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Buying bandwidth in the app store

The search for revenue continues

Internet Security Threat Report 2014

Mobile operators are looking at application stores as a way to boost revenue, not by selling applications but by selling the bandwidth needed to use them.

We're going to have to start paying more for mobile data anyway if the operators are to maintain profits and invest in new frequencies and technologies, but operators and infrastructure providers are working hard to find ways of squeezing more money out of customers without pushing up prices - and the application store is the favoured option.

Data makes up the vast majority of the operators' traffic: 94 per cent according to 3, but that traffic accounts for less than 20 per cent of the operators' revenue, more than half of which still comes from punters talking to each other. So operators are desperate to find ways of making users pay more for their bandwidth, but are also terrified of being the first to alienate users with increased prices.

So rather than just charging more the operators are looking to charge us in more interesting ways, such as priority network access or subscriptions to applications, and there's a whole industry coming along to provide just that functionality, along with the standards needed to exploit it.

Billing for mobile data has always been a tricky issue. Early WAP services billed by the page, or even by the minute. These days most operators offer a combination of free access to operator-provided services (game downloads, news, advertising) and a flat-rate price for those wishing to access the rest of the internet - with some sort of cap beyond which users pay extra, or receive a stroppy note suggesting they upgrade.

But already 3UK has moved beyond that model to offer customers on the more expensive tariffs priority access when a cell gets congested. Originally that was going to include limiting YouTube streams to one per (non-premium) customer, but even that got rescinded as the bad publicity built and now it's just BitTorrent users who'll get hit when a cell is congested.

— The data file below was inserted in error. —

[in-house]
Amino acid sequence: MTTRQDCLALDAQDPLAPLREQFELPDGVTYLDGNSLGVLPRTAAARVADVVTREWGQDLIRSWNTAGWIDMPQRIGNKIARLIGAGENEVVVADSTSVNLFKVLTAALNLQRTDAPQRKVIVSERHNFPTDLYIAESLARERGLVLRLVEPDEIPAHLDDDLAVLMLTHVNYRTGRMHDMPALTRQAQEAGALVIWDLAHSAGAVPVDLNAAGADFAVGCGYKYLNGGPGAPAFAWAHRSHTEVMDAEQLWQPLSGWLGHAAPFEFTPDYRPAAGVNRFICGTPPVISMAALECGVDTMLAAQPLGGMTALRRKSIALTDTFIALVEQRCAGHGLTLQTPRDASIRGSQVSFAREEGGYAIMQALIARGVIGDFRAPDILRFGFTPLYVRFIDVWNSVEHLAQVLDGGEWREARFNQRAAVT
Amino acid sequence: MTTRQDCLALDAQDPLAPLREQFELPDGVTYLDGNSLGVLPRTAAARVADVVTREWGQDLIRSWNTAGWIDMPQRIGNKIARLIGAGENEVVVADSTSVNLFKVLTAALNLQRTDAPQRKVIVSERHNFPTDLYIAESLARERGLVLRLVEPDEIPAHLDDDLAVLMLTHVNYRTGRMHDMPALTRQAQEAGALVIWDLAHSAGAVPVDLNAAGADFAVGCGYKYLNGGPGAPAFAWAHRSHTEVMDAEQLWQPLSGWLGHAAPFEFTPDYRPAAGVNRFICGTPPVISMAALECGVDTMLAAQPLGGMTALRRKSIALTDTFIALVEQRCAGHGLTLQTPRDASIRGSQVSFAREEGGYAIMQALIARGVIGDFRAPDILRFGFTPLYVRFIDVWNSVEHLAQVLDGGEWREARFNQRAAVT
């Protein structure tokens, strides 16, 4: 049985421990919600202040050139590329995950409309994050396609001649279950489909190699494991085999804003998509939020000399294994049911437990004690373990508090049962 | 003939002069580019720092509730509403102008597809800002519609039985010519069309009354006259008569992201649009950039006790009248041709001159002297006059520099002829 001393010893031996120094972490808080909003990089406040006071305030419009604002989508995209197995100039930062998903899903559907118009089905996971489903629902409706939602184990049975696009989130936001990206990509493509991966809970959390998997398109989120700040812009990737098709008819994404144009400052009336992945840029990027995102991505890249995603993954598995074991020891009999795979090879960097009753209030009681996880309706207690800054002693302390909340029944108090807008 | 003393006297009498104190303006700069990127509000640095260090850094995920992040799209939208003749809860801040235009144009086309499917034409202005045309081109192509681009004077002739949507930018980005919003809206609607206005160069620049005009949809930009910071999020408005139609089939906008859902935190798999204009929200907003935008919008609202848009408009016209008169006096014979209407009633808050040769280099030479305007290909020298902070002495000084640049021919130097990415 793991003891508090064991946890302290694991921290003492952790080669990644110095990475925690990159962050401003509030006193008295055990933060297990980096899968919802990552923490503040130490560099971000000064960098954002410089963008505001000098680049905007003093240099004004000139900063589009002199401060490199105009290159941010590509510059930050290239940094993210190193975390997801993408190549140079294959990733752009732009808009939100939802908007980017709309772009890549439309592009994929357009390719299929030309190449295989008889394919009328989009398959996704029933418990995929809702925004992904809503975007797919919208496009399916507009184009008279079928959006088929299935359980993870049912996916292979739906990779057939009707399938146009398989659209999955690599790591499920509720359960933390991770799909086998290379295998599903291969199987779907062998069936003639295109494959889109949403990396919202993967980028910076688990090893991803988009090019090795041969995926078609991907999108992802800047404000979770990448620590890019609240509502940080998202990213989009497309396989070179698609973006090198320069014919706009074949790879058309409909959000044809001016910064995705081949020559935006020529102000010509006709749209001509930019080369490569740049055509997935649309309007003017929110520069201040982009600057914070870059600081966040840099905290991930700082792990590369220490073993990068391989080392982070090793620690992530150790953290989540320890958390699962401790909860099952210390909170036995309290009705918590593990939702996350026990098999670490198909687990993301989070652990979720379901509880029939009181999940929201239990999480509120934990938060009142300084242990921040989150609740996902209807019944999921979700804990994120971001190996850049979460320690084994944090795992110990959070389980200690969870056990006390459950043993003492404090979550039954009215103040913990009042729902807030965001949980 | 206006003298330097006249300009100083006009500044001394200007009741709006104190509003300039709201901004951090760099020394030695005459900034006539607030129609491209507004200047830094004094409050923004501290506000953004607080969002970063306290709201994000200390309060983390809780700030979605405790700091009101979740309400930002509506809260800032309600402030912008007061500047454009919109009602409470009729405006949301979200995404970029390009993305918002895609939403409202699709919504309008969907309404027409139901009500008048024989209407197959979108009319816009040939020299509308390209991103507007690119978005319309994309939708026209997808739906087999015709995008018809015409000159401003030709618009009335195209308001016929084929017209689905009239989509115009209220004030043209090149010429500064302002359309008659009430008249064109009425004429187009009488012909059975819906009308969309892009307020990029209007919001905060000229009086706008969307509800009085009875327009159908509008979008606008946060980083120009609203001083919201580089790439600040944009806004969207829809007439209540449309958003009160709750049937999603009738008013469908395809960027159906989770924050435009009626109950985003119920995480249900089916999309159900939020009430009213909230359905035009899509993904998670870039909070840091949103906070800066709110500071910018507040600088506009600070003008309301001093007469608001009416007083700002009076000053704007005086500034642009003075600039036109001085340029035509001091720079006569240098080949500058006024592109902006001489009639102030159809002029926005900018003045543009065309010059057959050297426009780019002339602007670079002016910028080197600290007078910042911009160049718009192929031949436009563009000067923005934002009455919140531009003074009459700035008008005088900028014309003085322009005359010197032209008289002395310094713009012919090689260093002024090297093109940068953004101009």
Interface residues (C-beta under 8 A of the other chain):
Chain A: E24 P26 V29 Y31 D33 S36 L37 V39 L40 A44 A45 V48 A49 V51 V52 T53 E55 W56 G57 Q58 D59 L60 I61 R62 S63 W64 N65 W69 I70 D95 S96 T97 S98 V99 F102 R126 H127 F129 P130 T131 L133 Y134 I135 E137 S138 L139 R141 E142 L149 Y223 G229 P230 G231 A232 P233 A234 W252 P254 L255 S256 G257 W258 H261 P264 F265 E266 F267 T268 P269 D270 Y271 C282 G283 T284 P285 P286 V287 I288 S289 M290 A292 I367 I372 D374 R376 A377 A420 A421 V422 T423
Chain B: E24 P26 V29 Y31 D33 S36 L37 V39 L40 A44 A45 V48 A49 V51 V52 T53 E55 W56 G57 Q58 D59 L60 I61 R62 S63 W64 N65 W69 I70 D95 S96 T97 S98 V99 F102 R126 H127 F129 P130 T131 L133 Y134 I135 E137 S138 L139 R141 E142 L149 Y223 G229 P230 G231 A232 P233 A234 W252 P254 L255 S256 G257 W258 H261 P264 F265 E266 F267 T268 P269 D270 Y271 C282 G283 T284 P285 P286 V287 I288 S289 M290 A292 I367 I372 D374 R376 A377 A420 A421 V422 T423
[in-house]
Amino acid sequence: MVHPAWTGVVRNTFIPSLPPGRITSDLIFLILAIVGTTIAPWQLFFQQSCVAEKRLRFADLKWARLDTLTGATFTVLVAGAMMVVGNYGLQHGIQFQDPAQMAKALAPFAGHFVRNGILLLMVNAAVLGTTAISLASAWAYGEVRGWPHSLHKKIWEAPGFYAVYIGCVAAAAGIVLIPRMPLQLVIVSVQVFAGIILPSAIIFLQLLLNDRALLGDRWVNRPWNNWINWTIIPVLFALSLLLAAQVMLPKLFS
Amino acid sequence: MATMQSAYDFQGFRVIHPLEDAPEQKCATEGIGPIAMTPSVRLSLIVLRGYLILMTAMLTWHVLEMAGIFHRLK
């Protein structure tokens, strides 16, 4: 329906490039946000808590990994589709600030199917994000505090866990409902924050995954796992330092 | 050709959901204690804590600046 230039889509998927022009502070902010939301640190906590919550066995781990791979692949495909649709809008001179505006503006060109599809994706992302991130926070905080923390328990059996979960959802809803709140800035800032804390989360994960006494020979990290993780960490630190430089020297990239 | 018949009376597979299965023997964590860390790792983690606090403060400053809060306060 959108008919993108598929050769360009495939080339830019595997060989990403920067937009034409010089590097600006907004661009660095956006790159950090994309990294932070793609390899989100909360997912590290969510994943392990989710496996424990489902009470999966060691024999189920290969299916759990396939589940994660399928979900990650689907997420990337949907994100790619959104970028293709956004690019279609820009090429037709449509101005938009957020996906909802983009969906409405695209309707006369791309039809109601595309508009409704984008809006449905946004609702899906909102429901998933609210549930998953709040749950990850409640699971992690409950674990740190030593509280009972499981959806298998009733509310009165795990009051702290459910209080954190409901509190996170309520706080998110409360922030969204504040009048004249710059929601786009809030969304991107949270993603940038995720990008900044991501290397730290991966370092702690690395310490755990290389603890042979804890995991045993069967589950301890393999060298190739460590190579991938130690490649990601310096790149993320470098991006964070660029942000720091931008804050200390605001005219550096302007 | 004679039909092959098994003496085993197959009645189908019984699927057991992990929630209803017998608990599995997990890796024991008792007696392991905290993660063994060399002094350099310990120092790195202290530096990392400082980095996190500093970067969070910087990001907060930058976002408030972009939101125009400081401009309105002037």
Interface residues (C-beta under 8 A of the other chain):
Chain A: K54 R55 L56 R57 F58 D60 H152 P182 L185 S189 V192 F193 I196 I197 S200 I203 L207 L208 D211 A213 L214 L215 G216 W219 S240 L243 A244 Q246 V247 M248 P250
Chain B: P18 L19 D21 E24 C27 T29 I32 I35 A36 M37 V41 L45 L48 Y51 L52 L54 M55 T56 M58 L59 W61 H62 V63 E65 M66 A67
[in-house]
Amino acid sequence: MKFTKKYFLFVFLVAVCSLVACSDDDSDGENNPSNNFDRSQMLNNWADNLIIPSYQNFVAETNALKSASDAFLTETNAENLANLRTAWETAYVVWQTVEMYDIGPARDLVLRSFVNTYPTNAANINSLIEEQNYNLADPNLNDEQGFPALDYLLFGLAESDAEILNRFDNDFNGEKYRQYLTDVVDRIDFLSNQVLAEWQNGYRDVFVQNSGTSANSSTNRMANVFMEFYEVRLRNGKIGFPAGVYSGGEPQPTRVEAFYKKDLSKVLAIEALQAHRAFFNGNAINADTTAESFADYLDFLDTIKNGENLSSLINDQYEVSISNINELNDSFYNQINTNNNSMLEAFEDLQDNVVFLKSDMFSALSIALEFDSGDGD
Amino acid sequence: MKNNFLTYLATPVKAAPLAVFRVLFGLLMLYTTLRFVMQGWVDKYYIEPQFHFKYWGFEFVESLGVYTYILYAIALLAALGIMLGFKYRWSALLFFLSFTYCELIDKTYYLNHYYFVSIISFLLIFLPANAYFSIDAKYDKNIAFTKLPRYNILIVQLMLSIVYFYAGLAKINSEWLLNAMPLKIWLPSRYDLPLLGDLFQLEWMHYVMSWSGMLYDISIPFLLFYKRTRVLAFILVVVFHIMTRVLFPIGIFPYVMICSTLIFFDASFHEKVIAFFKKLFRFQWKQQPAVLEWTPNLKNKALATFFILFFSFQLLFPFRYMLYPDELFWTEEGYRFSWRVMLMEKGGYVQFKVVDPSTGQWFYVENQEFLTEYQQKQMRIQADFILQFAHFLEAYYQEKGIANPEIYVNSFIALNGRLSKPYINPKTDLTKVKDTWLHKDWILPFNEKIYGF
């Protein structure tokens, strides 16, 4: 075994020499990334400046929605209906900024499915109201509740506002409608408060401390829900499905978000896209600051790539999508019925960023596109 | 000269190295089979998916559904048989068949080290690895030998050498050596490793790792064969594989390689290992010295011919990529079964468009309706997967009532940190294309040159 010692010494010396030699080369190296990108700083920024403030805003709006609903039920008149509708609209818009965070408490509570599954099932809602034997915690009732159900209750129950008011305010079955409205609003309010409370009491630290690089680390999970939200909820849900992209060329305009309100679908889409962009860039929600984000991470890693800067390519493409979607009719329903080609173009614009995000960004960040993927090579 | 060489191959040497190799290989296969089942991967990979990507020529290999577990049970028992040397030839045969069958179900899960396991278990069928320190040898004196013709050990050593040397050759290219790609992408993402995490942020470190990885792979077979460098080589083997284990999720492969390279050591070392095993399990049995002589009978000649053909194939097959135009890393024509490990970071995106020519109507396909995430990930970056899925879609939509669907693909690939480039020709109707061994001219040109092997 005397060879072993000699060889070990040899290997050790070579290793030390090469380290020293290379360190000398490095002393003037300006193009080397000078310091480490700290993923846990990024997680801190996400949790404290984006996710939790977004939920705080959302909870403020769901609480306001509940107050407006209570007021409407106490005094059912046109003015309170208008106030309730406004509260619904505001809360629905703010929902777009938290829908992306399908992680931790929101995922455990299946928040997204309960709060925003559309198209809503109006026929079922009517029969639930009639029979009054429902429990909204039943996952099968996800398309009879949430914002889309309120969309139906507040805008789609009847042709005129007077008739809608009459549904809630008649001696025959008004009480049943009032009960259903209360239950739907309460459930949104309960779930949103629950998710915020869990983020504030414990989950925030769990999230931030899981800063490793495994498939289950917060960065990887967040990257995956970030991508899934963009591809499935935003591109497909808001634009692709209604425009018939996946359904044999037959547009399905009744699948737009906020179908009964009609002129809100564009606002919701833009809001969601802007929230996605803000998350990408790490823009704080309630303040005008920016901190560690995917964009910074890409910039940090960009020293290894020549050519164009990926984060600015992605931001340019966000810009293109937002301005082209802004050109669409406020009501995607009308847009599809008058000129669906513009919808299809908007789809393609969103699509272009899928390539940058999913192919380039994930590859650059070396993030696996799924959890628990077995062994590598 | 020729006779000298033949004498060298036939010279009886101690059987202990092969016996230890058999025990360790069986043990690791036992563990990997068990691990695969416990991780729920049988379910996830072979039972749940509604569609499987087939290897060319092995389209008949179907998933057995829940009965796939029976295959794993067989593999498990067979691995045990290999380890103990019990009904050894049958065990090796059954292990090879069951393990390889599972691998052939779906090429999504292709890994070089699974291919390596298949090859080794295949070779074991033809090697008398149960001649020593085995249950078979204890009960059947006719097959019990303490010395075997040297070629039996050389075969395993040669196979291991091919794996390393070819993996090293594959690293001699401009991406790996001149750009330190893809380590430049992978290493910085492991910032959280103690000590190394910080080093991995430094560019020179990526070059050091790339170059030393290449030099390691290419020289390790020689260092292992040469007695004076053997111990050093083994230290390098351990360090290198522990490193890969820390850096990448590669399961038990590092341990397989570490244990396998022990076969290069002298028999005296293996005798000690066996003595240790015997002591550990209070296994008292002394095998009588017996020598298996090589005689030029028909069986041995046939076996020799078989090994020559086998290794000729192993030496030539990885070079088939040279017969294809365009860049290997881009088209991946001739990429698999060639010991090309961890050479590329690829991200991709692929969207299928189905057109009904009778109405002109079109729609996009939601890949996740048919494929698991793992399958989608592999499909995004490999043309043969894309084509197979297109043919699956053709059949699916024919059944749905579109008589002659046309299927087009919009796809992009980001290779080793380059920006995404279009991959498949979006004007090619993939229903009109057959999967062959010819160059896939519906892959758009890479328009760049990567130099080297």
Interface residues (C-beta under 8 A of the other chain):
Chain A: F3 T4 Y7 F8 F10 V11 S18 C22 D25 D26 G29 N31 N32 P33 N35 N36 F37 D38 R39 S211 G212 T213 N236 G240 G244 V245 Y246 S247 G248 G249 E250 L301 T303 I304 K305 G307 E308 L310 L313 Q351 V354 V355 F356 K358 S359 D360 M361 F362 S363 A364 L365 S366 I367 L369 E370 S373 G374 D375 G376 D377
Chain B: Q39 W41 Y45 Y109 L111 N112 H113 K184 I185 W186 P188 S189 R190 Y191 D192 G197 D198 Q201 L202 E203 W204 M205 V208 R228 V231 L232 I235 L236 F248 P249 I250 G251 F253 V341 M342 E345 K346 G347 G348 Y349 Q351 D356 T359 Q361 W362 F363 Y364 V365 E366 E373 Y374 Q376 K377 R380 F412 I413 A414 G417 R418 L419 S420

Which seems fair enough - 3 is keen to emphasise that when a cell isn't congested it won't enforce fair-use restrictions, so the swing goes both ways. The idea that those who pay more get a better service is hardly controversial, despite popular opposition.

Volubill, specialists in this kind of variable billing, reckons that 3 will be the first of many. The company has 10 operators actively looking to deploy tiered charging, with most planning three tiers of service, but it's application stores that have operators really excited.

The idea is that a customer buys an application through an operator-affiliated store at a price that includes the bandwidth needed to run that application.

To give a proper example: a customer wants to watch YouTube on the move. That customer could download the free client from YouTube, but might prefer to pay a quid a month for the operator-branded client that comes with priority bandwidth to ensure the best viewing experience.

Obviously that requires some network intelligence, and Volubill is hoping to sell that intelligence to operators. The GSMA's OneAPI should provide a standard interface for applications to request priority treatment, though it's going to be the best part of a year before that's widely adopted by operators.

So by next year we should be able to buy an application bundled with the bandwidth necessary to use it. Then we, as customers, will have to decide if that's how we'd like to pay for our next-generation mobile service. ®

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